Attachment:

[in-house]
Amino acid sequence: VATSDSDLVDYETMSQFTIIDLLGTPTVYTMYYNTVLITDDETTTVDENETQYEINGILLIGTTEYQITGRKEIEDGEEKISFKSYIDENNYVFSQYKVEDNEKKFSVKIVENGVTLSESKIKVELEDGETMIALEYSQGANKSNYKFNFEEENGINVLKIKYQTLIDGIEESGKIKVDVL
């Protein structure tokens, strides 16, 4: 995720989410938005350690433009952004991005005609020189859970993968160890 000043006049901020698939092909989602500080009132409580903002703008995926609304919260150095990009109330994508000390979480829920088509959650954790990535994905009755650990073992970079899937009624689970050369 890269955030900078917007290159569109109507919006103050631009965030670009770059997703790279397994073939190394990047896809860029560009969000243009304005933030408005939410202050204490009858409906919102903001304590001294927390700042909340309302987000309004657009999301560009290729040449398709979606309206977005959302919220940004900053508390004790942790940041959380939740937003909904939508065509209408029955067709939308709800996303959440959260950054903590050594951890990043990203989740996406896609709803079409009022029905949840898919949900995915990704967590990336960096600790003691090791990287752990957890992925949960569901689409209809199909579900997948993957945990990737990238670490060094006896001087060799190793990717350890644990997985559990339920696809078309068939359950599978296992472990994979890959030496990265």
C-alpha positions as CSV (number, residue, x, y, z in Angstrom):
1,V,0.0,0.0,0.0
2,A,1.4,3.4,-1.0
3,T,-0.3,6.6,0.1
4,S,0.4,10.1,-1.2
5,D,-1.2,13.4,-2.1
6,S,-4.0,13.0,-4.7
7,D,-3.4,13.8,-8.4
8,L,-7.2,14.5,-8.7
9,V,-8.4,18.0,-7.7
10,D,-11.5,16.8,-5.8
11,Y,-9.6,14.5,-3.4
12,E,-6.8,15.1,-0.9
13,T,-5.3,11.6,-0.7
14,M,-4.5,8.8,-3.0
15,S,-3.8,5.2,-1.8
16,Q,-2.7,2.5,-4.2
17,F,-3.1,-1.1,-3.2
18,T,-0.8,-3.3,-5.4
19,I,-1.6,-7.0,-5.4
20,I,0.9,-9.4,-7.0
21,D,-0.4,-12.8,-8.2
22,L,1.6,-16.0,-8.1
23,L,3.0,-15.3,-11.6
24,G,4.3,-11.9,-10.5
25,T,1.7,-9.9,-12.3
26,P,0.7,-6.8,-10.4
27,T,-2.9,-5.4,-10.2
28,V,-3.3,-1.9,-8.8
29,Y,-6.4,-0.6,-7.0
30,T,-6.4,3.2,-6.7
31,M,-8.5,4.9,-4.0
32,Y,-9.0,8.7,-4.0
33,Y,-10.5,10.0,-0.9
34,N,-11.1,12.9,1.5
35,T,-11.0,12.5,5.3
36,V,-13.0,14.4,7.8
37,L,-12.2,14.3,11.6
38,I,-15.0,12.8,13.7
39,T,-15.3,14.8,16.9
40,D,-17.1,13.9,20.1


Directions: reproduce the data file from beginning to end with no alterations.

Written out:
[in-house]
Amino acid sequence: VATSDSDLVDYETMSQFTIIDLLGTPTVYTMYYNTVLITDDETTTVDENETQYEINGILLIGTTEYQITGRKEIEDGEEKISFKSYIDENNYVFSQYKVEDNEKKFSVKIVENGVTLSESKIKVELEDGETMIALEYSQGANKSNYKFNFEEENGINVLKIKYQTLIDGIEESGKIKVDVL
């Protein structure tokens, strides 16, 4: 995720989410938005350690433009952004991005005609020189859970993968160890 000043006049901020698939092909989602500080009132409580903002703008995926609304919260150095990009109330994508000390979480829920088509959650954790990535994905009755650990073992970079899937009624689970050369 890269955030900078917007290159569109109507919006103050631009965030670009770059997703790279397994073939190394990047896809860029560009969000243009304005933030408005939410202050204490009858409906919102903001304590001294927390700042909340309302987000309004657009999301560009290729040449398709979606309206977005959302919220940004900053508390004790942790940041959380939740937003909904939508065509209408029955067709939308709800996303959440959260950054903590050594951890990043990203989740996406896609709803079409009022029905949840898919949900995915990704967590990336960096600790003691090791990287752990957890992925949960569901689409209809199909579900997948993957945990990737990238670490060094006896001087060799190793990717350890644990997985559990339920696809078309068939359950599978296992472990994979890959030496990265």
C-alpha positions as CSV (number, residue, x, y, z in Angstrom):
1,V,0.0,0.0,0.0
2,A,1.4,3.4,-1.0
3,T,-0.3,6.6,0.1
4,S,0.4,10.1,-1.2
5,D,-1.2,13.4,-2.1
6,S,-4.0,13.0,-4.7
7,D,-3.4,13.8,-8.4
8,L,-7.2,14.5,-8.7
9,V,-8.4,18.0,-7.7
10,D,-11.5,16.8,-5.8
11,Y,-9.6,14.5,-3.4
12,E,-6.8,15.1,-0.9
13,T,-5.3,11.6,-0.7
14,M,-4.5,8.8,-3.0
15,S,-3.8,5.2,-1.8
16,Q,-2.7,2.5,-4.2
17,F,-3.1,-1.1,-3.2
18,T,-0.8,-3.3,-5.4
19,I,-1.6,-7.0,-5.4
20,I,0.9,-9.4,-7.0
21,D,-0.4,-12.8,-8.2
22,L,1.6,-16.0,-8.1
23,L,3.0,-15.3,-11.6
24,G,4.3,-11.9,-10.5
25,T,1.7,-9.9,-12.3
26,P,0.7,-6.8,-10.4
27,T,-2.9,-5.4,-10.2
28,V,-3.3,-1.9,-8.8
29,Y,-6.4,-0.6,-7.0
30,T,-6.4,3.2,-6.7
31,M,-8.5,4.9,-4.0
32,Y,-9.0,8.7,-4.0
33,Y,-10.5,10.0,-0.9
34,N,-11.1,12.9,1.5
35,T,-11.0,12.5,5.3
36,V,-13.0,14.4,7.8
37,L,-12.2,14.3,11.6
38,I,-15.0,12.8,13.7
39,T,-15.3,14.8,16.9
40,D,-17.1,13.9,20.1